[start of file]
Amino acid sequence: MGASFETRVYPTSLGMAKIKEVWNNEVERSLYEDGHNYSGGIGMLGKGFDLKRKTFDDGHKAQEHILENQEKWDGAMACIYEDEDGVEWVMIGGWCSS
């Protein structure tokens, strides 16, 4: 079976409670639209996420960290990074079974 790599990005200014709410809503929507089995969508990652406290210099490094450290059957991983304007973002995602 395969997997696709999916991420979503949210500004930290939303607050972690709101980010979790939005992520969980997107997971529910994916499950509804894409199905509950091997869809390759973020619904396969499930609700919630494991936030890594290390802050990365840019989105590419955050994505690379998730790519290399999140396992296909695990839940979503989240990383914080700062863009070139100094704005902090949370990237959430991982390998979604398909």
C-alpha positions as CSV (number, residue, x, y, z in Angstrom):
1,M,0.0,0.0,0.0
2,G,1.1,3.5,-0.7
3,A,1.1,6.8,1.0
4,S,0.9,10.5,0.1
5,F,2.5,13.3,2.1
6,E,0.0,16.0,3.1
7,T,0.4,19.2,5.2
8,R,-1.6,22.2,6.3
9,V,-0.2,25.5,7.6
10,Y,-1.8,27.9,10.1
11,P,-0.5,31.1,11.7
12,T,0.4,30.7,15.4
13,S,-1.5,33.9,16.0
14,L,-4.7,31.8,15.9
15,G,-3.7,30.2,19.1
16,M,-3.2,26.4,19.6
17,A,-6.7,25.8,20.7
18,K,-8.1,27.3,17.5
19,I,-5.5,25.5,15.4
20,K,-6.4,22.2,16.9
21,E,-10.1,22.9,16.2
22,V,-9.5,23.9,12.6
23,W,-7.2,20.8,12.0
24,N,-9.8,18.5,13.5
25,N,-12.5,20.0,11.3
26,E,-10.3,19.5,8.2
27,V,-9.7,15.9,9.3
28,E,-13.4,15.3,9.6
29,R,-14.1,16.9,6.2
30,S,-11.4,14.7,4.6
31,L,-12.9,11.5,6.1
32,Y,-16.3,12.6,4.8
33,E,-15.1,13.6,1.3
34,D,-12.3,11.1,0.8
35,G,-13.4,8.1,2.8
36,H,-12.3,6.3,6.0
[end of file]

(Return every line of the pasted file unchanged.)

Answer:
Amino acid sequence: MGASFETRVYPTSLGMAKIKEVWNNEVERSLYEDGHNYSGGIGMLGKGFDLKRKTFDDGHKAQEHILENQEKWDGAMACIYEDEDGVEWVMIGGWCSS
């Protein structure tokens, strides 16, 4: 079976409670639209996420960290990074079974 790599990005200014709410809503929507089995969508990652406290210099490094450290059957991983304007973002995602 395969997997696709999916991420979503949210500004930290939303607050972690709101980010979790939005992520969980997107997971529910994916499950509804894409199905509950091997869809390759973020619904396969499930609700919630494991936030890594290390802050990365840019989105590419955050994505690379998730790519290399999140396992296909695990839940979503989240990383914080700062863009070139100094704005902090949370990237959430991982390998979604398909």
C-alpha positions as CSV (number, residue, x, y, z in Angstrom):
1,M,0.0,0.0,0.0
2,G,1.1,3.5,-0.7
3,A,1.1,6.8,1.0
4,S,0.9,10.5,0.1
5,F,2.5,13.3,2.1
6,E,0.0,16.0,3.1
7,T,0.4,19.2,5.2
8,R,-1.6,22.2,6.3
9,V,-0.2,25.5,7.6
10,Y,-1.8,27.9,10.1
11,P,-0.5,31.1,11.7
12,T,0.4,30.7,15.4
13,S,-1.5,33.9,16.0
14,L,-4.7,31.8,15.9
15,G,-3.7,30.2,19.1
16,M,-3.2,26.4,19.6
17,A,-6.7,25.8,20.7
18,K,-8.1,27.3,17.5
19,I,-5.5,25.5,15.4
20,K,-6.4,22.2,16.9
21,E,-10.1,22.9,16.2
22,V,-9.5,23.9,12.6
23,W,-7.2,20.8,12.0
24,N,-9.8,18.5,13.5
25,N,-12.5,20.0,11.3
26,E,-10.3,19.5,8.2
27,V,-9.7,15.9,9.3
28,E,-13.4,15.3,9.6
29,R,-14.1,16.9,6.2
30,S,-11.4,14.7,4.6
31,L,-12.9,11.5,6.1
32,Y,-16.3,12.6,4.8
33,E,-15.1,13.6,1.3
34,D,-12.3,11.1,0.8
35,G,-13.4,8.1,2.8
36,H,-12.3,6.3,6.0